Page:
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Sensors that can connect to the cloud have all sorts of useful applications in systems that depend on easy or remote access to data. This tutorial will show you how to build an Internet of Things application that logs data from a temperature sensor and sends email alerts to specified individuals when the temperature falls outside an expected range. Although we chose to use a temperature sensor here, any type of sensor could be used in this connected application.

The app we're building is powered by Temboo and an Arduino Yún, but you can use other hardware like a Samsung ARTIK 10 if you'd prefer. It's also easy to mix and match web services for the app if, for example, you want to Tweet temperature updates, or send push notifications to your phone instead of emails when the temperature is too high or low. The video shows you how to build the connected temperature sensor, and how it works once it's all set up.

Step 1: Collect Your Materials

To build our connected sensor app, we'll need:

  • The sensor that we want to connect to the cloud (in this example, we're using a Texas Instruments LMT84LP temperature sensor)
  • An Arduino Yún
  • A solderless breadboard and some wires

We'll also need a Temboo account to generate the Arduino code that handles sending the email alerts. You can sign up for a free account here.

Step 2: Add an Email Address

Next, you'll want to head to Temboo and follow along with the steps listed for the connected sensor IoT application. This is because Temboo will store our API credentials as we create them, and then auto-populate them in the Arduino sketch we'll be using.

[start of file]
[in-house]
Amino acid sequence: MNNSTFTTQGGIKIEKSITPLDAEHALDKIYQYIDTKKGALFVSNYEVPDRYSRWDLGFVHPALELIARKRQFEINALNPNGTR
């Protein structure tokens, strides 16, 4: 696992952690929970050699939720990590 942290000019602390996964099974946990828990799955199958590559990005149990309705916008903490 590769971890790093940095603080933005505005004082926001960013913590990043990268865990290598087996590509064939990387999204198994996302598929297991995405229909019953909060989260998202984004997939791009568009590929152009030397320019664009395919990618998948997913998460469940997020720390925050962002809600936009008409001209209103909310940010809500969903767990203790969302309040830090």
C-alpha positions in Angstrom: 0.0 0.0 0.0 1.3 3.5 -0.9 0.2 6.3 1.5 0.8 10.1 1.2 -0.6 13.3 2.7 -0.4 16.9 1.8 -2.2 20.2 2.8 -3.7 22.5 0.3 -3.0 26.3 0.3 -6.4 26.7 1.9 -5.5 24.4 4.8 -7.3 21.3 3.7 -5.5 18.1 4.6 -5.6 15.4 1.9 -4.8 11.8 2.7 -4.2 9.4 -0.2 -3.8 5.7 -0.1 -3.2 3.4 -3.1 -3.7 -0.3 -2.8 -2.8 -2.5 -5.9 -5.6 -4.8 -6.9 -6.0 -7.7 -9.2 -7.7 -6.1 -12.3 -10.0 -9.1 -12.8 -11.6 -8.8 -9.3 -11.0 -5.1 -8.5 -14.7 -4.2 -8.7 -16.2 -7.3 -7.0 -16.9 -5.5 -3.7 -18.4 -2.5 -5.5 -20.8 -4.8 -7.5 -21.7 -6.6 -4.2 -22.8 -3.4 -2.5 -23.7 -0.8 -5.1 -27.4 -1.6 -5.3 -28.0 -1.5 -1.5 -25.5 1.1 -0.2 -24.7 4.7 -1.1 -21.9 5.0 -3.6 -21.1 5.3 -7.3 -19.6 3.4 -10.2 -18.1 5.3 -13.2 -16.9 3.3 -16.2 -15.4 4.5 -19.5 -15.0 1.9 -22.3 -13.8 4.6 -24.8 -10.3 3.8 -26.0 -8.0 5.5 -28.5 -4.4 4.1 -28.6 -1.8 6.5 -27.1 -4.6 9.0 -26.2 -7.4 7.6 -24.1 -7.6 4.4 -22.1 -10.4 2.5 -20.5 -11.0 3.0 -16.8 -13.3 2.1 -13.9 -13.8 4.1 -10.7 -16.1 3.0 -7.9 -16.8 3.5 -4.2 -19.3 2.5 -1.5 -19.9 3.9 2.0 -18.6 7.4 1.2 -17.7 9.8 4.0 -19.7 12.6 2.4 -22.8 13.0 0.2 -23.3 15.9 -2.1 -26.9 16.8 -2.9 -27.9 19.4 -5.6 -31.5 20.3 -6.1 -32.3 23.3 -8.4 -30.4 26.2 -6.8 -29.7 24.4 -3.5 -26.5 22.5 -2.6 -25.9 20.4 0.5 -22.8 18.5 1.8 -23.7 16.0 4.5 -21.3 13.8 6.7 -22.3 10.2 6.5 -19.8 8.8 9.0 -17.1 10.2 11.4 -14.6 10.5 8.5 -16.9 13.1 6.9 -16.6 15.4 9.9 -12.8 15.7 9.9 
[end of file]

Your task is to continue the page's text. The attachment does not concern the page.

Save your email credentials in a Temboo Profile to include them in your Arduino sketch later. By storing the credentials in a Profile, we will make the credentials more secure by moving them off the board, decrease the memory required to run the Arduino sketch, and make it possible to remotely reprogram the sketch to use a different email address at any time.

Step 3: Set Up Your Alert

Now, we need to set up our email alert, along with the tokens that our application will use to handle it. First, configure the alert by saving the email address, port, and server that you are using to send the email, as well as the subject line that you want to use and the email address to which the alert will be sent. Then, save three tokens: one associated with the alert email address, another associated with the high temperature threshold that you want to use, and a third associated with the low temperature threshold.

Step 4: Create the Circuit

Now it's time to set up the sensor. Connect it to the Arduino's 3.3v power, ground, and analog 0 pins, as shown in the diagram. You may also wish to encase the sensor or your Yún in a protective layer if you are planning to use it in an environment that could damage exposed hardware (for example, in water).

Step 5: Run the Sketch

Since we saved all of our email and token information in Profiles, it has already been pre-populated in the Arduino sketch that has been generated by Temboo. Download the sketch from Temboo, paste it into the Arduino IDE along with the header file included in the download, and it should be ready to upload and run!

Temboo is such a lovely tool! great instructable!
<p>Thanks!</p>

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